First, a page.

Joshua Faulkner Harnesses the Intuitive Power of Merging Technologies
Over the past year, the music industry has witnessed a surge in activity as lockdown restrictions gradually lifted. Mix engineer and producer Joshua Faulkner, with his extensive experience and reputation, found himself at the epicenter of this bustling environment. While artists had managed to maintain productivity from home, the collaborative energy that ignites in a studio setting remained unparalleled.
For Faulkner, a large slice of those lockdown months has been spent holed up at London’s iconic Battery Studios, a Miloco Group establishment founded by legendary producers Alan Moulder and Flood, where he teamed up with UK grime pioneer Skepta. Faulkner and Skepta formed a ‘bubble’ during the most restrictive social distancing measures and have embarked on something of a new creative partnership, which has kept the pair active throughout the past year of the pandemic.
Sitting at the SSL 4000 console, previously owned by Trent Reznor of Nine Inch Nails, Faulkner shared his experience with Headliner, emphasizing the seamless process of working with Skepta. Following the completion of their collaborative album, Skepta approached Faulkner with an offer to work together full-time. The absence of stress during their previous work surprised them both, thanks to the remarkably smooth workflow they had established.
While Faulkner enjoyed a close collaboration with Skepta, he also showcased his versatility by working across diverse genres with various artists. His working process, he explained, revolved around infusing each project with a fresh perspective—an ability he had cultivated since a young age.
Faulkner took his first foray into music production when he was 14, immersing himself in the world of FruityLoops on his mother’s PC after each school day. He experimented with every genre he could think of, diversifying and progressing his skillset as he went. His pursuits eventually led him to take a hand at recording too, which he quickly realised was a beautiful but different beast entirely. He soon realised there was more to meets the eye, but embraced the learning process, and was soon recording and mixing for full bands in the studio at only 17-years old.
“Most of the time I do a board mix on the SSL 4000, and then plugins wise it’s all just about cleaning things up,” he explains. “I always start on drums, then bass, then effects and then vocals after. Most of my vocal mixes are about cleaning it up and making it sound as if I had recorded it personally. From there I’ll start the vocal mix again from scratch.”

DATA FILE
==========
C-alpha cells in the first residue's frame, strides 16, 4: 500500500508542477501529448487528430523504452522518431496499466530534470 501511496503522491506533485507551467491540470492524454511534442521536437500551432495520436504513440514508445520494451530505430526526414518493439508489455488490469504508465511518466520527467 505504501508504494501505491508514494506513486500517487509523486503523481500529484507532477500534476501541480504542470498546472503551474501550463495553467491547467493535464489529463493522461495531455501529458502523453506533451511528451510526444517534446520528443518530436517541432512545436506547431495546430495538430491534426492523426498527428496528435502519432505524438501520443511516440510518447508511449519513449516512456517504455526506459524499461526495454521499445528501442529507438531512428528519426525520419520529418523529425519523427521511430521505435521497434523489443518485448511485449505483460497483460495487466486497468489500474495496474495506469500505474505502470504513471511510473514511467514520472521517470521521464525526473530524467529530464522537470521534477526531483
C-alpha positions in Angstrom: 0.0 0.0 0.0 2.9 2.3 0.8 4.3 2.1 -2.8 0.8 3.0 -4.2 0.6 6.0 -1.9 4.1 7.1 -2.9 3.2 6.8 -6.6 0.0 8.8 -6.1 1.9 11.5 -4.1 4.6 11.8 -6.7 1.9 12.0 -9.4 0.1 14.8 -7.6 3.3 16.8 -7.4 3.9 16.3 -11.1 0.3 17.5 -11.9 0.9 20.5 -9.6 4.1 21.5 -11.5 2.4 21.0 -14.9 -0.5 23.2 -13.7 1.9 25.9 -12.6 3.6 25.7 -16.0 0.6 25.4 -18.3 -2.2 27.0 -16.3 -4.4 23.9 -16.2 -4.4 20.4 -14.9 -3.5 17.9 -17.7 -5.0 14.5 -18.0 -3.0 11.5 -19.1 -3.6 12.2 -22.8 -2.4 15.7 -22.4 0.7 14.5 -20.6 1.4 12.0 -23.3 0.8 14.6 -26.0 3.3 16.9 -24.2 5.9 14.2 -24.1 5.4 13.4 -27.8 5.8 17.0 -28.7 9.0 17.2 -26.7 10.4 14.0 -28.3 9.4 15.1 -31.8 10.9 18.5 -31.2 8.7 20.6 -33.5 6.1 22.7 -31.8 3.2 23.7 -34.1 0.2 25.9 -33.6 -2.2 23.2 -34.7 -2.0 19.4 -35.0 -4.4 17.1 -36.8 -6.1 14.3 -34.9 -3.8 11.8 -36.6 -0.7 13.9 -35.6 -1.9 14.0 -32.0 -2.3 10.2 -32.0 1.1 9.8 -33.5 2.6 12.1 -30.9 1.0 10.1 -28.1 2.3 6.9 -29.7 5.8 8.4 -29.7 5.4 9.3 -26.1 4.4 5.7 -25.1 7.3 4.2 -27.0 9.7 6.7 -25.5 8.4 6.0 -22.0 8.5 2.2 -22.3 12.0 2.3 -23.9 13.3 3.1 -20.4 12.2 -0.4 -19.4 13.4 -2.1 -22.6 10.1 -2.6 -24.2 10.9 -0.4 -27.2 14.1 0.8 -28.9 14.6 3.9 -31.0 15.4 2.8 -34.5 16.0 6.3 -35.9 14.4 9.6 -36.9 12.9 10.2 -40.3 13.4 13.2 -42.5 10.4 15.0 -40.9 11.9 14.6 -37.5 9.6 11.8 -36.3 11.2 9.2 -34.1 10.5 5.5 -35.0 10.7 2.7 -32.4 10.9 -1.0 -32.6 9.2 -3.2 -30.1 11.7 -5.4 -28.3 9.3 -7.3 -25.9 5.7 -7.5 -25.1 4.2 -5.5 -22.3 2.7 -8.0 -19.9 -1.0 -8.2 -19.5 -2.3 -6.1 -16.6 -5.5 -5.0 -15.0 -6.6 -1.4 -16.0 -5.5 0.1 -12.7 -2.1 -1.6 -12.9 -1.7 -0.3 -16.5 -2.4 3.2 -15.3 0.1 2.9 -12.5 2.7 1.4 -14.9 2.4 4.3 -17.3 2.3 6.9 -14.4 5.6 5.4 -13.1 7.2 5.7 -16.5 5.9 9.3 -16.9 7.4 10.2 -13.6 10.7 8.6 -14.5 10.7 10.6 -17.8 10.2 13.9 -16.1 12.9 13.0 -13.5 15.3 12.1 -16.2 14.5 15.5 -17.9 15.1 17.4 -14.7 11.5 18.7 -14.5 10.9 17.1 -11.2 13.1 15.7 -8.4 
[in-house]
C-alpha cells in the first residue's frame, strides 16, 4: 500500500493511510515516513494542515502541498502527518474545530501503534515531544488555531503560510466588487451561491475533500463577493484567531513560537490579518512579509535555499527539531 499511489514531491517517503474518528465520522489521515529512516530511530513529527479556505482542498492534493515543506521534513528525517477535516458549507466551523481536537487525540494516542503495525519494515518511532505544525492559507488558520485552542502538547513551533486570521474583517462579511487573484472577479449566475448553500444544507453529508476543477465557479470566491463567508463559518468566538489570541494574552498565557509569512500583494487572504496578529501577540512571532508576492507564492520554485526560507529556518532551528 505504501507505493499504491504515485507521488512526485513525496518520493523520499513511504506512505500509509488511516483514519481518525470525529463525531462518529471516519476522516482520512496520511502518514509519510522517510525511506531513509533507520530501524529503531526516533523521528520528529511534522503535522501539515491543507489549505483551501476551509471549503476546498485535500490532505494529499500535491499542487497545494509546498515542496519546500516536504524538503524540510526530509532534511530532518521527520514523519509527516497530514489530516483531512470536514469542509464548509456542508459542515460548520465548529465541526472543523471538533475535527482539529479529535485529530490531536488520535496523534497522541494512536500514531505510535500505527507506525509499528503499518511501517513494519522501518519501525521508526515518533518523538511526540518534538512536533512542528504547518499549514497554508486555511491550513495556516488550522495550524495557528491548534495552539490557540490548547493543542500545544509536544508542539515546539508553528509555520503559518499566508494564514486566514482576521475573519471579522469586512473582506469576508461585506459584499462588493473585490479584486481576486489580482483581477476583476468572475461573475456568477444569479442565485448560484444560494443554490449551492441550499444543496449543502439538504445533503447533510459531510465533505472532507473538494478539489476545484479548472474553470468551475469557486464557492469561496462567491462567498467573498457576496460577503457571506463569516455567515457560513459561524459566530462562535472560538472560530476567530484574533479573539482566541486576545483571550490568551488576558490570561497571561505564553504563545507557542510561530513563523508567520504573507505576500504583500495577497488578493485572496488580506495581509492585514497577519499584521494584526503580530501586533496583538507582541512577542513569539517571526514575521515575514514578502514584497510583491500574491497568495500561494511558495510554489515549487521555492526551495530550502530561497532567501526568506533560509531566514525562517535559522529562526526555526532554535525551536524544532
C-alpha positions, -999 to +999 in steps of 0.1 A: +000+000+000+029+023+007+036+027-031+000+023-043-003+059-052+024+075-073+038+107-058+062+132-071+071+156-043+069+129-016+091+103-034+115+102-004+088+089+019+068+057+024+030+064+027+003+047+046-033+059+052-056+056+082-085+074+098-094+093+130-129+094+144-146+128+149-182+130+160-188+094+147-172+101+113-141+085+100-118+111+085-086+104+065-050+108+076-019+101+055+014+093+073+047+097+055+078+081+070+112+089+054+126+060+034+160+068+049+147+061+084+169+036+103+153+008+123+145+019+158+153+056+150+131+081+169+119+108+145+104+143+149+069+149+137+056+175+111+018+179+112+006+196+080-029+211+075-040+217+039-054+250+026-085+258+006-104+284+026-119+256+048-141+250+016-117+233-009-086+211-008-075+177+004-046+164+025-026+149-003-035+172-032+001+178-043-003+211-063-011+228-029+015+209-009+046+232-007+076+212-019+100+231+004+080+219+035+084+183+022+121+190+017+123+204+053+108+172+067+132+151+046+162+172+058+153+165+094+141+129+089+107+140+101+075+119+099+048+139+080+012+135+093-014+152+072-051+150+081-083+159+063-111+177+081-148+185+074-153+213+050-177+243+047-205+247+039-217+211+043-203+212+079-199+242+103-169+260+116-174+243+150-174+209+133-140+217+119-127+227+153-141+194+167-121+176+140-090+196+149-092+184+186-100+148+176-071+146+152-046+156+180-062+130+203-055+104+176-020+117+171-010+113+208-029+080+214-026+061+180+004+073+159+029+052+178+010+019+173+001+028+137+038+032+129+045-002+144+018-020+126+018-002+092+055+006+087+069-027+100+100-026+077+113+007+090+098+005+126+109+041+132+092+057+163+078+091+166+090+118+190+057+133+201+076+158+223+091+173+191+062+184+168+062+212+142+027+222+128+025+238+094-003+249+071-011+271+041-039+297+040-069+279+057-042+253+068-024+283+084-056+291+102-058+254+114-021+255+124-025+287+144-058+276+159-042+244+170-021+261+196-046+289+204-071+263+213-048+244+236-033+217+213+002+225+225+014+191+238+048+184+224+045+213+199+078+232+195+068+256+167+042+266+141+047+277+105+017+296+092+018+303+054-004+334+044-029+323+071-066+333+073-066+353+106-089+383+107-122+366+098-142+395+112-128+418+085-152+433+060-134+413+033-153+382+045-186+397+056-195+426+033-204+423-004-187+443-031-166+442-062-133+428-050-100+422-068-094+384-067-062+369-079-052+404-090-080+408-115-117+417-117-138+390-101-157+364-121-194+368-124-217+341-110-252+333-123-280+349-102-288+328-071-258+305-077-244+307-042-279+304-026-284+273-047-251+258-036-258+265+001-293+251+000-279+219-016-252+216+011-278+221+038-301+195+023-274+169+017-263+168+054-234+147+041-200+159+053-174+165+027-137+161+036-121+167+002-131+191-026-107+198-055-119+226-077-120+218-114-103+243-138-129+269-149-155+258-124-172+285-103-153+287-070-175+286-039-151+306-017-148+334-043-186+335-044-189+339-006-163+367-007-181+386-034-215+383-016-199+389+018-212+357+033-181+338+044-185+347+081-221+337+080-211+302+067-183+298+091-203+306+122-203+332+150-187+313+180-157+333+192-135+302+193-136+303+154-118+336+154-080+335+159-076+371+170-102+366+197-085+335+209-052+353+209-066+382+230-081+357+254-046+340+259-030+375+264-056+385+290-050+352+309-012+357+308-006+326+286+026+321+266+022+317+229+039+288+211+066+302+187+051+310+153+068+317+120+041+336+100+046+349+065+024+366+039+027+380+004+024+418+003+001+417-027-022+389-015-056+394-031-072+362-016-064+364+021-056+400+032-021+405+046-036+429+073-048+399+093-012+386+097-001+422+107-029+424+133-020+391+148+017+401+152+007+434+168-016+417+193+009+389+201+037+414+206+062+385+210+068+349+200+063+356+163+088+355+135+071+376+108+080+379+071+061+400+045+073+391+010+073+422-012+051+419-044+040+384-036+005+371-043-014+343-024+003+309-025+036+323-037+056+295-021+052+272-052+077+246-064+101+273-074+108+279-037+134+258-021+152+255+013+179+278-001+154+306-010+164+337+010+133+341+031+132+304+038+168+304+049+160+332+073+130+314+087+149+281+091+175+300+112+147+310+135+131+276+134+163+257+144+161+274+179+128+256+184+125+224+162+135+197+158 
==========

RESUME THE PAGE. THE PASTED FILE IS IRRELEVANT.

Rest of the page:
Within Faulkner's audio arsenal, the Merging Technologies Anubis interface plays a pivotal role. He explained that he had experimented with numerous interfaces, always in search of the best sound, including preamps, EQs, and compressors. However, when he started using the Anubis, he was blown away.
"Just using the Anubis alone, I was like, 'Wow'!" Faulkner exclaimed. "Even simple features like switching to mono and flipping the polarity on the interface make it easy to identify heavily out-of-phase elements. It's just two clicks—check and move on. It has become second nature; you don't even have to think about it. This way, you can focus more on the creative side rather than getting too technical. While the technical aspects are important, you don't want to make things sound overly technical. Anyone can handle the technical side, but creativity is something that must come from within."
“The first time I used the Anubis was on the Sarz and Obongjayer Sweetness EP,” he continues. “It was very ‘80s sounding, and Obongjayer has a very deep, full voice, and I wanted something that could capture the whole spectrum of his voice. It was great to use it on the project because it made his voice sound 3D, which was really interesting. And the way the low-end translated on the pres is so lovely, it’s like silk but you still get this huge warmth.”
Faulkner’s commitment to versatility and dynamism in the studio is clearly reflected both in his studio techniques and in the gear with which he equips himself. It’s a way of working that has served him well to date and looks set to do so long into the future.
“Some people look for a product that specifically targets their audience - I’m not really into that,” he concludes. “I want something that can be solid the whole way round. One day you could be recording a string section, the next you could be recording a rap vocal or a soprano. So having something as solid and easily portable as the Anubis interface, which sounds amazing every time, is priceless.”